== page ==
SOPhiA 2022

Salzburgiense Concilium Omnibus Philosophis Analyticis

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Programm - Vortrag

Linguistic Correctness as a Response to the Normativity Argument
(Philosophy of Language, English)

A One of the main hinge points in Kripke's notorious reading of Wittgenstein and in the paradox that follows from it is that naturalistic theories of meaning, and in particular dispositionalism, cannot account for the normativity of language (Kripke 1982, p. 37). A standard response to this argument has been to argue that language is not normative, and that the illusion of normativity is attributable to the existence of semantic correctness conditions, which only generate normative consequences in conjunction with speakers' desires. I suggest that defenders of naturalistic theories should opt for an alternative strategy: pointing to non-intentionally defined linguistic correctness conditions as the source of language's normative character. My work is organized as follows: first, I draw on recent work by Reiland to show that deniers of the distinction between semantic and linguistic correctness are vulnerable to Kripke's argument due to their reliance on the idea that speakers imbue words with meaning through their intentions. Next, I suggest that linguistic correctness can be defined without relying on propositional attitudes, which means that it can be incorporated into a theory of meaning without rendering it vulnerable to Kripke-like arguments. Lastly, I argue that unlike semantic correctness, it is plausible that linguistic correctness has categorical normative consequences. The overall purpose of this work is to delineate a strategy for resisting Kripke's sceptical argument that can both do justice to the intuition that language is normative and remain compatible with a naturalistic notion of meaning. Keywords: the normativity of meaning, Kripkenstein, meaning scepticism, correctness.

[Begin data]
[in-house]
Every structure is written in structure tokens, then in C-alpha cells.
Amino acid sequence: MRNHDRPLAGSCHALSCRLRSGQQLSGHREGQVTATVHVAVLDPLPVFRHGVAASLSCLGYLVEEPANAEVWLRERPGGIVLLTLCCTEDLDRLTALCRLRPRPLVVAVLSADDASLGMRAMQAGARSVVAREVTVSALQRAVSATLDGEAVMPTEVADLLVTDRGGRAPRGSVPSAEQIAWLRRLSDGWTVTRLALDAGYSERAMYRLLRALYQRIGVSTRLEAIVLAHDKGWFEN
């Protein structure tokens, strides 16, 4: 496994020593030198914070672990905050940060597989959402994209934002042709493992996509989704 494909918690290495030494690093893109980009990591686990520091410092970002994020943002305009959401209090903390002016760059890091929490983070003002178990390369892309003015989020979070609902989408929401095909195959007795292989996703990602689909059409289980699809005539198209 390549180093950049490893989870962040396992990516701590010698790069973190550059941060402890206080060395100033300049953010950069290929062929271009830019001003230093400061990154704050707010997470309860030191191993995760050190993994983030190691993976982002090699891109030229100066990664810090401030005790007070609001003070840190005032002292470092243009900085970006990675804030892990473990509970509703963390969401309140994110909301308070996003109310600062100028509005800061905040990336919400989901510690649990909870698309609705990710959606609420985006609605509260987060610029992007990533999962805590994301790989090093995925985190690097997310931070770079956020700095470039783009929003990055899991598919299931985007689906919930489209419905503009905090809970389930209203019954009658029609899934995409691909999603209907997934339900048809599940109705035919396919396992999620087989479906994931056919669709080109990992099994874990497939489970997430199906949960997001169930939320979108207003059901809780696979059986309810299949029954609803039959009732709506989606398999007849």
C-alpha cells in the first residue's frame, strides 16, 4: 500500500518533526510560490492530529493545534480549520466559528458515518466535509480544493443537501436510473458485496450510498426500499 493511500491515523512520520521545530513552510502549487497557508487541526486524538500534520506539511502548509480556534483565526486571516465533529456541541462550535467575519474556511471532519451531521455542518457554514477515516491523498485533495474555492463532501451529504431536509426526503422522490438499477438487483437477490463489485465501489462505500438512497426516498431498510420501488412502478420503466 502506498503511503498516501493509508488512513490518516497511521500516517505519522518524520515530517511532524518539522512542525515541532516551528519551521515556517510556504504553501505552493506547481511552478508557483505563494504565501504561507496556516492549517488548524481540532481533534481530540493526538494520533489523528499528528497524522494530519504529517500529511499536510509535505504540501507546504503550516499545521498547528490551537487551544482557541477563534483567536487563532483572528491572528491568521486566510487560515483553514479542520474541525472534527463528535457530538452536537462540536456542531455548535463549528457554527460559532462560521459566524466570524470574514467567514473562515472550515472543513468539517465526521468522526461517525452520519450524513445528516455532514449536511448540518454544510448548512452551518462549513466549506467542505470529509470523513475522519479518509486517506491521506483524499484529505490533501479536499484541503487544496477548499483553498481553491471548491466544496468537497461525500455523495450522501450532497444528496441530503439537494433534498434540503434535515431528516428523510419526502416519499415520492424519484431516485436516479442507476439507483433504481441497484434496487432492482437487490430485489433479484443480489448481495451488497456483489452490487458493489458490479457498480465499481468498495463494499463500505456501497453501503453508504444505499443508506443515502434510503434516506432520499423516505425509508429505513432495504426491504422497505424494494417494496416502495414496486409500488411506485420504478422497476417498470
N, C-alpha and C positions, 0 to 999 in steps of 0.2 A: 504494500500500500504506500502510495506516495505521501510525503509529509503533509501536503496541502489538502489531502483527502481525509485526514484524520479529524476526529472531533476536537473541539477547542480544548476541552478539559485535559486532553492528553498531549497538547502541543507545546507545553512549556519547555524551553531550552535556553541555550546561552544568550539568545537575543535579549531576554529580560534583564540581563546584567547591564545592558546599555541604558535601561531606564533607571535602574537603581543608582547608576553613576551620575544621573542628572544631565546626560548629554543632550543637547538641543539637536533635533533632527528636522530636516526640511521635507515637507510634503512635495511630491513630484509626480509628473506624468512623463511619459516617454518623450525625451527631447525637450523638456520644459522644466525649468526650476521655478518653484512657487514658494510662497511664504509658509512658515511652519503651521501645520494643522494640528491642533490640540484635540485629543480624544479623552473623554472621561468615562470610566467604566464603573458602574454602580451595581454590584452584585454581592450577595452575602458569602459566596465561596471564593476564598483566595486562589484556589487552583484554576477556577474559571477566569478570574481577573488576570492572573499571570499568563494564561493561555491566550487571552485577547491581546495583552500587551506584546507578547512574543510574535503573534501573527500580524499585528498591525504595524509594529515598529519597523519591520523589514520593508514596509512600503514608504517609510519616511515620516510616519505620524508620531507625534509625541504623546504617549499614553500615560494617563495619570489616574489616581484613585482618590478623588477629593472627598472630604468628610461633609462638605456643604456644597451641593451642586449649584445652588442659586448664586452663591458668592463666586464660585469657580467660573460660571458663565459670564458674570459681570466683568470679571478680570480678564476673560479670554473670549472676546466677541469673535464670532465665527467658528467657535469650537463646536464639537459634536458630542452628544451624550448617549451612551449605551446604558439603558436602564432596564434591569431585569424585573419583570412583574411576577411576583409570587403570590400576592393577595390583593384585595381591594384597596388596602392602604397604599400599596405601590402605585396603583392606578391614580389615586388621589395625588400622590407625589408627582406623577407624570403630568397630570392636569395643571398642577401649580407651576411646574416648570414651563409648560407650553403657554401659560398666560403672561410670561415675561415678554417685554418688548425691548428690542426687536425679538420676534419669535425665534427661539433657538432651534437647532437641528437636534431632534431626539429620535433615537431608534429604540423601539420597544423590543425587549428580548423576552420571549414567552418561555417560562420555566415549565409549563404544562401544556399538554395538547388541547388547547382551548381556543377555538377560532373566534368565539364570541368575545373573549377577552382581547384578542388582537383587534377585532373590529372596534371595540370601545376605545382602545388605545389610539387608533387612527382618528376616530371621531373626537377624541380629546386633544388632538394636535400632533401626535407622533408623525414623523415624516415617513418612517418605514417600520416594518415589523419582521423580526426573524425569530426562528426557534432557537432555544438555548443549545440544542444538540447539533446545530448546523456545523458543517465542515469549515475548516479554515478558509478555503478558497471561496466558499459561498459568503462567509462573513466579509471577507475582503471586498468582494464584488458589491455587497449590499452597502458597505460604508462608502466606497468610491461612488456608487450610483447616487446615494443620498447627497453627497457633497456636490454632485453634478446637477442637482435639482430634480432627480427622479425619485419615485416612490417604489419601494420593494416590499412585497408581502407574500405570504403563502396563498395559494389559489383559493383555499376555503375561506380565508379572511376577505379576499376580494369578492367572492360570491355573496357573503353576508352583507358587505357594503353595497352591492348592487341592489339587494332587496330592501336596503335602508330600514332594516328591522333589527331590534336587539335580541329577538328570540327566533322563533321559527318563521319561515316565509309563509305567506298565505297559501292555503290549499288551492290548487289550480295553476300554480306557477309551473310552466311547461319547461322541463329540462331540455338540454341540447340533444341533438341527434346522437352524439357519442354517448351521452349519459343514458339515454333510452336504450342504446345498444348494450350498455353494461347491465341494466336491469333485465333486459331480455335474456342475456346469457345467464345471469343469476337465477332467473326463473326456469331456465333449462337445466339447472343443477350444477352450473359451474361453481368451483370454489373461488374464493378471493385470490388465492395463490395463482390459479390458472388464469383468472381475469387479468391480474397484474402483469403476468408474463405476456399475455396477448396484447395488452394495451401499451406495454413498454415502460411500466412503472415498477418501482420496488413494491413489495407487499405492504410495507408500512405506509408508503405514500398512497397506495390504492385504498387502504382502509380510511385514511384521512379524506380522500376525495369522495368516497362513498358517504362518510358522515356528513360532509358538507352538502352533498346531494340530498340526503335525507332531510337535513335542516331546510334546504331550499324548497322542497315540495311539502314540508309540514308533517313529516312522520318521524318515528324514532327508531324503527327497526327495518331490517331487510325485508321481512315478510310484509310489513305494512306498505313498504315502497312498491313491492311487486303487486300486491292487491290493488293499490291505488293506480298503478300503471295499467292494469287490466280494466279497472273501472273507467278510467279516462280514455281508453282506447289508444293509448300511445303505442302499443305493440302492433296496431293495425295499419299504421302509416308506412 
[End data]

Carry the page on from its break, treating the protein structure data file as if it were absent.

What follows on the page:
Chair:
Zeit: 12:00-12:30, 08. September 2022 (Donnerstag)
Ort: SR 1.007

Sara Papic
(University of Milan , Italy)



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